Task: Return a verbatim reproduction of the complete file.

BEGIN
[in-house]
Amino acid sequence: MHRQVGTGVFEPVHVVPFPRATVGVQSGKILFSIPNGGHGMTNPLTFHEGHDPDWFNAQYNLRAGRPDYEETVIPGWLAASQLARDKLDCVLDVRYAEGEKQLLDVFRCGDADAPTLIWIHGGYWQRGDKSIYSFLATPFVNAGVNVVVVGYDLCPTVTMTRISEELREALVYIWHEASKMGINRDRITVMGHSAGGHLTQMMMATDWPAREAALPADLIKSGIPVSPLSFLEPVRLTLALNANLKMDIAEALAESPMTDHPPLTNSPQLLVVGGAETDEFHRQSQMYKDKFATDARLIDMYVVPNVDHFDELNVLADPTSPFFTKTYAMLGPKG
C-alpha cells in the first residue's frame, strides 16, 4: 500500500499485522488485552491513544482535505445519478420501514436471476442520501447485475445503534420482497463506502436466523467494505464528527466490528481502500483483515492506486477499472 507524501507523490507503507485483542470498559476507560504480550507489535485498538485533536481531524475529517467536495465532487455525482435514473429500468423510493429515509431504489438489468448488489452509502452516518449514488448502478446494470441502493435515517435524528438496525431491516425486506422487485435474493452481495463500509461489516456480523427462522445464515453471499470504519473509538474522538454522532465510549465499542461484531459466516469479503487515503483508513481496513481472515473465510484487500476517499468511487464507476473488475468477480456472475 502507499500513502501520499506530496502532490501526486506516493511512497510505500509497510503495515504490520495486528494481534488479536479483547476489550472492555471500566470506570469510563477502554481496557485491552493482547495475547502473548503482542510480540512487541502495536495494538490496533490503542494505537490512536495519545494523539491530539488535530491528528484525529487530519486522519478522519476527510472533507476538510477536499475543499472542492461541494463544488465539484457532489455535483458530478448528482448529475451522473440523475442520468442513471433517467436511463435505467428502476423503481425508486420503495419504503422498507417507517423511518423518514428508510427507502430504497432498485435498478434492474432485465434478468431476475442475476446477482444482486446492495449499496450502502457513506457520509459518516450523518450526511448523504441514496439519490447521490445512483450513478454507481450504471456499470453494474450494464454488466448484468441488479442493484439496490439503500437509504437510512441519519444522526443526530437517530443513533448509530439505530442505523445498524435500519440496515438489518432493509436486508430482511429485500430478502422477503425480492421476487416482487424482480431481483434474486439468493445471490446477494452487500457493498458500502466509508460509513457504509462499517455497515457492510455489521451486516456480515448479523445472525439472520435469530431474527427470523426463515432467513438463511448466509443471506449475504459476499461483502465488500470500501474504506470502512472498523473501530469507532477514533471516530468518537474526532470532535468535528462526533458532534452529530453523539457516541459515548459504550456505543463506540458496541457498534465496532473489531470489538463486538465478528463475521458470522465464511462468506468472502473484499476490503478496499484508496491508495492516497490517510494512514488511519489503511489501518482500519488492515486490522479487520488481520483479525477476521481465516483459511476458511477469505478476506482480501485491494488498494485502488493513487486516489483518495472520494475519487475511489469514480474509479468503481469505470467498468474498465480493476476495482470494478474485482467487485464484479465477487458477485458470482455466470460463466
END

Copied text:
[in-house]
Amino acid sequence: MHRQVGTGVFEPVHVVPFPRATVGVQSGKILFSIPNGGHGMTNPLTFHEGHDPDWFNAQYNLRAGRPDYEETVIPGWLAASQLARDKLDCVLDVRYAEGEKQLLDVFRCGDADAPTLIWIHGGYWQRGDKSIYSFLATPFVNAGVNVVVVGYDLCPTVTMTRISEELREALVYIWHEASKMGINRDRITVMGHSAGGHLTQMMMATDWPAREAALPADLIKSGIPVSPLSFLEPVRLTLALNANLKMDIAEALAESPMTDHPPLTNSPQLLVVGGAETDEFHRQSQMYKDKFATDARLIDMYVVPNVDHFDELNVLADPTSPFFTKTYAMLGPKG
C-alpha cells in the first residue's frame, strides 16, 4: 500500500499485522488485552491513544482535505445519478420501514436471476442520501447485475445503534420482497463506502436466523467494505464528527466490528481502500483483515492506486477499472 507524501507523490507503507485483542470498559476507560504480550507489535485498538485533536481531524475529517467536495465532487455525482435514473429500468423510493429515509431504489438489468448488489452509502452516518449514488448502478446494470441502493435515517435524528438496525431491516425486506422487485435474493452481495463500509461489516456480523427462522445464515453471499470504519473509538474522538454522532465510549465499542461484531459466516469479503487515503483508513481496513481472515473465510484487500476517499468511487464507476473488475468477480456472475 502507499500513502501520499506530496502532490501526486506516493511512497510505500509497510503495515504490520495486528494481534488479536479483547476489550472492555471500566470506570469510563477502554481496557485491552493482547495475547502473548503482542510480540512487541502495536495494538490496533490503542494505537490512536495519545494523539491530539488535530491528528484525529487530519486522519478522519476527510472533507476538510477536499475543499472542492461541494463544488465539484457532489455535483458530478448528482448529475451522473440523475442520468442513471433517467436511463435505467428502476423503481425508486420503495419504503422498507417507517423511518423518514428508510427507502430504497432498485435498478434492474432485465434478468431476475442475476446477482444482486446492495449499496450502502457513506457520509459518516450523518450526511448523504441514496439519490447521490445512483450513478454507481450504471456499470453494474450494464454488466448484468441488479442493484439496490439503500437509504437510512441519519444522526443526530437517530443513533448509530439505530442505523445498524435500519440496515438489518432493509436486508430482511429485500430478502422477503425480492421476487416482487424482480431481483434474486439468493445471490446477494452487500457493498458500502466509508460509513457504509462499517455497515457492510455489521451486516456480515448479523445472525439472520435469530431474527427470523426463515432467513438463511448466509443471506449475504459476499461483502465488500470500501474504506470502512472498523473501530469507532477514533471516530468518537474526532470532535468535528462526533458532534452529530453523539457516541459515548459504550456505543463506540458496541457498534465496532473489531470489538463486538465478528463475521458470522465464511462468506468472502473484499476490503478496499484508496491508495492516497490517510494512514488511519489503511489501518482500519488492515486490522479487520488481520483479525477476521481465516483459511476458511477469505478476506482480501485491494488498494485502488493513487486516489483518495472520494475519487475511489469514480474509479468503481469505470467498468474498465480493476476495482470494478474485482467487485464484479465477487458477485458470482455466470460463466